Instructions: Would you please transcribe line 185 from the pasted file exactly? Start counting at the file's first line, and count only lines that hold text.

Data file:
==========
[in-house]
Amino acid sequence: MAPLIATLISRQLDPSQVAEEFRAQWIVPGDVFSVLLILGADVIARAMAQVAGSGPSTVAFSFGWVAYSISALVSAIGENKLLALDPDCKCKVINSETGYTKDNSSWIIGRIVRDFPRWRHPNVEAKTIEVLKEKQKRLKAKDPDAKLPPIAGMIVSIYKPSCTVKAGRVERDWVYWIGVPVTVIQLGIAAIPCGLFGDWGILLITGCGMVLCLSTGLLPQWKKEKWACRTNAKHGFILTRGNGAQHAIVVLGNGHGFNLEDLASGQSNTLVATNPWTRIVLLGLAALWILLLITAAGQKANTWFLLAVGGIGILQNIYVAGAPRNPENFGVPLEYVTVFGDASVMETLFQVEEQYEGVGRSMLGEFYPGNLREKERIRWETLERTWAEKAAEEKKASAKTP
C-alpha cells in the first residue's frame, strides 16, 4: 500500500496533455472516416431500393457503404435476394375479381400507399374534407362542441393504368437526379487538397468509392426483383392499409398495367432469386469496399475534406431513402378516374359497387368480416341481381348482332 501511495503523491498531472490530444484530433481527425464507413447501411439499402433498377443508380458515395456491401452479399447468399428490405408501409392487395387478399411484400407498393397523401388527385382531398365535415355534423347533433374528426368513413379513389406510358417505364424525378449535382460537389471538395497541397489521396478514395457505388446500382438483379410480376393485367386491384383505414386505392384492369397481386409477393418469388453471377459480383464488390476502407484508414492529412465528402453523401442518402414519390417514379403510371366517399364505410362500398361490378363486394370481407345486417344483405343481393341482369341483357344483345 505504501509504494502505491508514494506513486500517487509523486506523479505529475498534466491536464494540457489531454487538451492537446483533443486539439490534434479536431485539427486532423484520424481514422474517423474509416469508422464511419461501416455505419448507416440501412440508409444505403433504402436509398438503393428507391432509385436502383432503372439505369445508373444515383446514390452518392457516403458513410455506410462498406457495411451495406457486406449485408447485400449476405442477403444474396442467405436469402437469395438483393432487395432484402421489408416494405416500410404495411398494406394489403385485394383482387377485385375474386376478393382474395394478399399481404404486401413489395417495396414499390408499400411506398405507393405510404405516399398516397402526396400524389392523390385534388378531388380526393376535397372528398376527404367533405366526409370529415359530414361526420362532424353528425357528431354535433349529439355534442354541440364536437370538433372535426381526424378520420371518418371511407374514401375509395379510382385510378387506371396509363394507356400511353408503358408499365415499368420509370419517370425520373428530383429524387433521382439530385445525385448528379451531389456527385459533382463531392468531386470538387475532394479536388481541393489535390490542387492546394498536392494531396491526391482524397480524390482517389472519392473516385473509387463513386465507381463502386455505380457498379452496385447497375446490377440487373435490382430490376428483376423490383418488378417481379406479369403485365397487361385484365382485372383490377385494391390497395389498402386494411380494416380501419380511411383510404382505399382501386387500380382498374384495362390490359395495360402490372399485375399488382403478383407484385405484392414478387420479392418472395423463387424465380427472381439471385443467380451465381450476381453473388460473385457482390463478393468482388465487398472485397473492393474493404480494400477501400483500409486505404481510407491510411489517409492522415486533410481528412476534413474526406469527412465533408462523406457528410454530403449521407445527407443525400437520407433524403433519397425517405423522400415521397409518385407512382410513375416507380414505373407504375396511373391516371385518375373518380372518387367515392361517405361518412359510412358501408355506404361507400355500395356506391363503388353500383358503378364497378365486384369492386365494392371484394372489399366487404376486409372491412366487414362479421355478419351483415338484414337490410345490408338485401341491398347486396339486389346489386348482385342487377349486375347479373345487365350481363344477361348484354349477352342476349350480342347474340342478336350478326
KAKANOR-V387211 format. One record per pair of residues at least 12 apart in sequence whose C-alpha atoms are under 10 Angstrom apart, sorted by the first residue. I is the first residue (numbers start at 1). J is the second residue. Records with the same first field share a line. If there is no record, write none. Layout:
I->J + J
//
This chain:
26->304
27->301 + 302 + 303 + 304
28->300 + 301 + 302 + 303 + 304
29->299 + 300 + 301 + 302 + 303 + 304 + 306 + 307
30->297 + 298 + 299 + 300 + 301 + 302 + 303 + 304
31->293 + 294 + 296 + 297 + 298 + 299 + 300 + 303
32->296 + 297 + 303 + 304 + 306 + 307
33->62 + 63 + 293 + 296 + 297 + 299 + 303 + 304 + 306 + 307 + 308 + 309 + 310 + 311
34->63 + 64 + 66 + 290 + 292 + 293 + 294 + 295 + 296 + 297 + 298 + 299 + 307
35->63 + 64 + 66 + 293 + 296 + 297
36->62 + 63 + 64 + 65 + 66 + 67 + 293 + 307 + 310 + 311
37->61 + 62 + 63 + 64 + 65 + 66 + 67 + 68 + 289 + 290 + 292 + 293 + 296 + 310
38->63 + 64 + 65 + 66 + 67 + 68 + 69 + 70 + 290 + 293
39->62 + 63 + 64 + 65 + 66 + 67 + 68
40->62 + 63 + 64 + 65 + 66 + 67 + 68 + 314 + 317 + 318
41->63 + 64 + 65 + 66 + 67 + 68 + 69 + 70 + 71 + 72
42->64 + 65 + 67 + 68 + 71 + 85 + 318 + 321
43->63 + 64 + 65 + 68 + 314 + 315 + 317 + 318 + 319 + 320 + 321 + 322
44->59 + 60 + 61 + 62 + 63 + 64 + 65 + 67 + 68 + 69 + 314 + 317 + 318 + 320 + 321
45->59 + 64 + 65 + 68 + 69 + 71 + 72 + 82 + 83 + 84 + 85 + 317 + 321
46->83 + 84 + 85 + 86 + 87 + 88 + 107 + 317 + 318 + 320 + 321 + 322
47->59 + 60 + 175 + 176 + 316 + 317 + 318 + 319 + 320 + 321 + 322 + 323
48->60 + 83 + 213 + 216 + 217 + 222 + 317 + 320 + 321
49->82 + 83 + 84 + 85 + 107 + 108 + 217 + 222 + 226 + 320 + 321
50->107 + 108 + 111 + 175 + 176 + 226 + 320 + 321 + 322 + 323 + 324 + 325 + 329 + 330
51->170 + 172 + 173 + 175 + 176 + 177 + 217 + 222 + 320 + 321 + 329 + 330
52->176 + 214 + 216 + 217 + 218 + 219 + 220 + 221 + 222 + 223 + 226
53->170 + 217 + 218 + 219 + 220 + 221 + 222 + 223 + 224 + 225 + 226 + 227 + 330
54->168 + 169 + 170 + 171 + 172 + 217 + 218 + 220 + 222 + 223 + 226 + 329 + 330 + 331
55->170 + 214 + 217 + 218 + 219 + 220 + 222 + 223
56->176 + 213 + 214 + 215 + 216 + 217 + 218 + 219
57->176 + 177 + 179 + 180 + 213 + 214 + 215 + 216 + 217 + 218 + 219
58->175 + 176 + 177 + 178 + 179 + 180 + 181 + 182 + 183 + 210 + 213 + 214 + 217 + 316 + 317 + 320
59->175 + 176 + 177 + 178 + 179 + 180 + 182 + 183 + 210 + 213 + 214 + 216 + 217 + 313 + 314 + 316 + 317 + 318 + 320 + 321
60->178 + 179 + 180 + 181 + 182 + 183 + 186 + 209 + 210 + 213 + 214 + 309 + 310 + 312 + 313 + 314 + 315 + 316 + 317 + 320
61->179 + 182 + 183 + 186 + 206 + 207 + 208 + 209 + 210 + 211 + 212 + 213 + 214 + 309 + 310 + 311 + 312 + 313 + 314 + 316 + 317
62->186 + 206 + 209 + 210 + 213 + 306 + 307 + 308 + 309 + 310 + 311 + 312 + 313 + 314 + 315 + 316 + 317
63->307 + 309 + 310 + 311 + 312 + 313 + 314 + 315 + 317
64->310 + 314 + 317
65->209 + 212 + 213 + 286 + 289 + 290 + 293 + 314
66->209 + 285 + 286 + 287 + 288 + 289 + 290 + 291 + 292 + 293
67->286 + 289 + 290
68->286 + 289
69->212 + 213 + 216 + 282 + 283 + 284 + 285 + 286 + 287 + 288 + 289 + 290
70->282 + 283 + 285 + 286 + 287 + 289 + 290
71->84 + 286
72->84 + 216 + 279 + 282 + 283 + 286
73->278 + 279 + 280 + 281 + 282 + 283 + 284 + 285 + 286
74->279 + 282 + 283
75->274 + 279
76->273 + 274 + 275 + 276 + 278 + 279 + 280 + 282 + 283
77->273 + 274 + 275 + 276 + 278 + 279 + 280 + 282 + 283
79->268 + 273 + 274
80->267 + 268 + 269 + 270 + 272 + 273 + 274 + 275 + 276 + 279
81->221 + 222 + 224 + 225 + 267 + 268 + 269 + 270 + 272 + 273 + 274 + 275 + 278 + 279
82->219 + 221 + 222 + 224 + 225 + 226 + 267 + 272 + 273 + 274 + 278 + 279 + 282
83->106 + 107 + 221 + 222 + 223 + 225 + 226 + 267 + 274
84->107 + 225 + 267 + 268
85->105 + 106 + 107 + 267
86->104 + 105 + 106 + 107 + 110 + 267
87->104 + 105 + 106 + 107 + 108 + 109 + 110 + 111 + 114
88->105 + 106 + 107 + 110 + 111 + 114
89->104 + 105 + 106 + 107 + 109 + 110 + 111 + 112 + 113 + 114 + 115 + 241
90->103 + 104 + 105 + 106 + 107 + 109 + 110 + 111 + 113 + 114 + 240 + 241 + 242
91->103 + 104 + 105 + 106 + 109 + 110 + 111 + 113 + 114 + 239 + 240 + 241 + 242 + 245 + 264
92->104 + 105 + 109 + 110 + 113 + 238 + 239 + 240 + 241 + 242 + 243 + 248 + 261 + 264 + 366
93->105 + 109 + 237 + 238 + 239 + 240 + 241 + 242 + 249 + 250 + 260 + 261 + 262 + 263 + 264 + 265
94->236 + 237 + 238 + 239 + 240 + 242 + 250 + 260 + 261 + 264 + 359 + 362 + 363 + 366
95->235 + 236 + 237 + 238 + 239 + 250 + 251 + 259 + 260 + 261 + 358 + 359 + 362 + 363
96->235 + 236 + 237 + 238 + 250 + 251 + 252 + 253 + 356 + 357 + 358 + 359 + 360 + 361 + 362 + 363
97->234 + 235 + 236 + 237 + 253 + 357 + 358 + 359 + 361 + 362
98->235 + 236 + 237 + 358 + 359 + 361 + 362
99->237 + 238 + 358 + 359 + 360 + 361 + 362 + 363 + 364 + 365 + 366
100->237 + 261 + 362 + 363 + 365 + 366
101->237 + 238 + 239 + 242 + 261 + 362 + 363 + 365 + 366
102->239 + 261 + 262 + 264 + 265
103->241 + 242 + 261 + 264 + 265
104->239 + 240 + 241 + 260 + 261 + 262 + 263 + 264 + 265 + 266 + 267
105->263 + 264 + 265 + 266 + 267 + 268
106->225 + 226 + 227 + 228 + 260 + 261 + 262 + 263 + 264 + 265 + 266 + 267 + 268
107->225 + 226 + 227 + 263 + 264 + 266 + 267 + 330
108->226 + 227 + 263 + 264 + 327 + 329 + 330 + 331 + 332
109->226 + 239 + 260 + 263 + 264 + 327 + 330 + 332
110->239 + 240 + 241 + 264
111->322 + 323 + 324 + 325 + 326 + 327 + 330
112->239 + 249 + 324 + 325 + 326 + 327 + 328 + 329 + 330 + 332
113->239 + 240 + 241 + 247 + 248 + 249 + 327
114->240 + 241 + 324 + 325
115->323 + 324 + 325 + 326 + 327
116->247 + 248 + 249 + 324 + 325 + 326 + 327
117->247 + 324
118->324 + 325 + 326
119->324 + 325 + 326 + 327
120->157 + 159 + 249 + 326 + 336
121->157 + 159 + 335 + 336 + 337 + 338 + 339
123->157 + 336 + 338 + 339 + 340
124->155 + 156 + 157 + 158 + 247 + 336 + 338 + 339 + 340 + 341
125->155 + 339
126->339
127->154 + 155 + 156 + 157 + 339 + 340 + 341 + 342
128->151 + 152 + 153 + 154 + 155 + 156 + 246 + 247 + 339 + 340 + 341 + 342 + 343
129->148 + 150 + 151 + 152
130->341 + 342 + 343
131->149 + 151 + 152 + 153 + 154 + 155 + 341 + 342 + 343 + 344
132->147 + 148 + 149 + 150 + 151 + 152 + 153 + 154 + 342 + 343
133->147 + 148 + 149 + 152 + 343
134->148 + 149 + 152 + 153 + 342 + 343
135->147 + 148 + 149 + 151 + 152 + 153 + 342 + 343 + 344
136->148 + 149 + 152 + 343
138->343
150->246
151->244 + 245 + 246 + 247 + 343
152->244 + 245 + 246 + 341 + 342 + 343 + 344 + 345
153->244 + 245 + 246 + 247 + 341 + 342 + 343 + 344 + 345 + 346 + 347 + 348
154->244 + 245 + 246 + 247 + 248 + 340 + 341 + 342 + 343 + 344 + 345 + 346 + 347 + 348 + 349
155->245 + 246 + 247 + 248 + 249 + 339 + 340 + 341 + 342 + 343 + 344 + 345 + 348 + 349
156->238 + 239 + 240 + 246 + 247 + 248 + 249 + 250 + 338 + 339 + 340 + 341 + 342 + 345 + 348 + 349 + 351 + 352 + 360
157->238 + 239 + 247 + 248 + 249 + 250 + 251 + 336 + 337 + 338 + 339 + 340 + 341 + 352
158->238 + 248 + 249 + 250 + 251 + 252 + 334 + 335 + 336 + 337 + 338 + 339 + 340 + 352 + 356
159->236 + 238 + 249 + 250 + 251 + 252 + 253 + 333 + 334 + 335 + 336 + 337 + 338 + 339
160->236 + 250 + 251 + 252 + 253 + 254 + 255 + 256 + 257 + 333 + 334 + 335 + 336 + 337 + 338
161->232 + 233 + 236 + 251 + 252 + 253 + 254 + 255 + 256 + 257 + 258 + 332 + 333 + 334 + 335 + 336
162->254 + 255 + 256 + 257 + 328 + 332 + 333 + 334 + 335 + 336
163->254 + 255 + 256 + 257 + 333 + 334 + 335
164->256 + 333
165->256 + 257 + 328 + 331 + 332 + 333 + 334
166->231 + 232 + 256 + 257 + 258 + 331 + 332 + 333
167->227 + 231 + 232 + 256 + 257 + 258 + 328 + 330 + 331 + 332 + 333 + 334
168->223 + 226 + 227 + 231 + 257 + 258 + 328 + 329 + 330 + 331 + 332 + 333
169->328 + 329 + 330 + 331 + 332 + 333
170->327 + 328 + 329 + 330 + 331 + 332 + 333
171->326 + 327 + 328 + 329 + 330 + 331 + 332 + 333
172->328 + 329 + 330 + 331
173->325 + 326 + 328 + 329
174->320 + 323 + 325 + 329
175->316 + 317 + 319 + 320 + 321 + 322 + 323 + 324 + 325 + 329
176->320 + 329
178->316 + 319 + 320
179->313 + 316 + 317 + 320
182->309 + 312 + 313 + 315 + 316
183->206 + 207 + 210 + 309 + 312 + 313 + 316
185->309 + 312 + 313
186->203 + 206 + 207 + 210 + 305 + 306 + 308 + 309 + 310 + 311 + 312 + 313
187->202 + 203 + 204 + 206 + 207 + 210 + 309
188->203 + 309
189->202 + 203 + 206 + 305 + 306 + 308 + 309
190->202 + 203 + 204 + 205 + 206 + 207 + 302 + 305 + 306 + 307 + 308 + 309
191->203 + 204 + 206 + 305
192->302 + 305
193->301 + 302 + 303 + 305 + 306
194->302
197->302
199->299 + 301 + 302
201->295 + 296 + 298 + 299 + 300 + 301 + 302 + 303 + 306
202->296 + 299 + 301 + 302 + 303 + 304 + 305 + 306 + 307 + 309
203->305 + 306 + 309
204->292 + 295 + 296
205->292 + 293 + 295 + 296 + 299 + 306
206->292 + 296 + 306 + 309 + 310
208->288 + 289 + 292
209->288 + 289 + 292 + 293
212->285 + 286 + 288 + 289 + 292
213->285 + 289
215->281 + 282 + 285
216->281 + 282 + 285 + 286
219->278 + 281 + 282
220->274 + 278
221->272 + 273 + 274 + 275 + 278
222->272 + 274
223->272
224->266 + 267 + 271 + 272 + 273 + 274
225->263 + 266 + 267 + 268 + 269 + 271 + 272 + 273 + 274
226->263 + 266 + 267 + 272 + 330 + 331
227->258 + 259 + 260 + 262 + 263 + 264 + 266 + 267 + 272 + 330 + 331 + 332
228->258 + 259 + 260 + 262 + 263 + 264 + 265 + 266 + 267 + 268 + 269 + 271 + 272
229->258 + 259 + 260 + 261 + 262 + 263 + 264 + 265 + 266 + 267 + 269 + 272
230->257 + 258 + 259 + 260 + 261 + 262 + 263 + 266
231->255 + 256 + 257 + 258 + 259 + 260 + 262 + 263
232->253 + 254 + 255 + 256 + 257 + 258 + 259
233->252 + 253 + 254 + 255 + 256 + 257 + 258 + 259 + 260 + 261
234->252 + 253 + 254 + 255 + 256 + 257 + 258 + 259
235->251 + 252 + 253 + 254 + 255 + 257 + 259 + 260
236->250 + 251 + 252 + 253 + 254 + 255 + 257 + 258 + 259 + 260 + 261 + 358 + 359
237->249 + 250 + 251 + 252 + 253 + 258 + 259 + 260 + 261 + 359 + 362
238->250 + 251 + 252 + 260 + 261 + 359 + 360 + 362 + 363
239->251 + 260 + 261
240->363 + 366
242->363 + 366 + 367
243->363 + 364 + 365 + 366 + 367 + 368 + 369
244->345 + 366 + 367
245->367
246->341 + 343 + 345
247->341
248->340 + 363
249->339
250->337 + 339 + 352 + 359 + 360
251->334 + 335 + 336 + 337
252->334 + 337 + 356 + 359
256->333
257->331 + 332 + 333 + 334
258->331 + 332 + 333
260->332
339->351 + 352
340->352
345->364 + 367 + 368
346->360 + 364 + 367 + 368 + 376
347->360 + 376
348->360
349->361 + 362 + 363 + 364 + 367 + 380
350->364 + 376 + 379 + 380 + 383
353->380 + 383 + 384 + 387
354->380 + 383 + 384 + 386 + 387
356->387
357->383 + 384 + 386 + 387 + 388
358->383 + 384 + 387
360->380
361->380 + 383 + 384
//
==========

231->255 + 256 + 257 + 258 + 259 + 260 + 262 + 263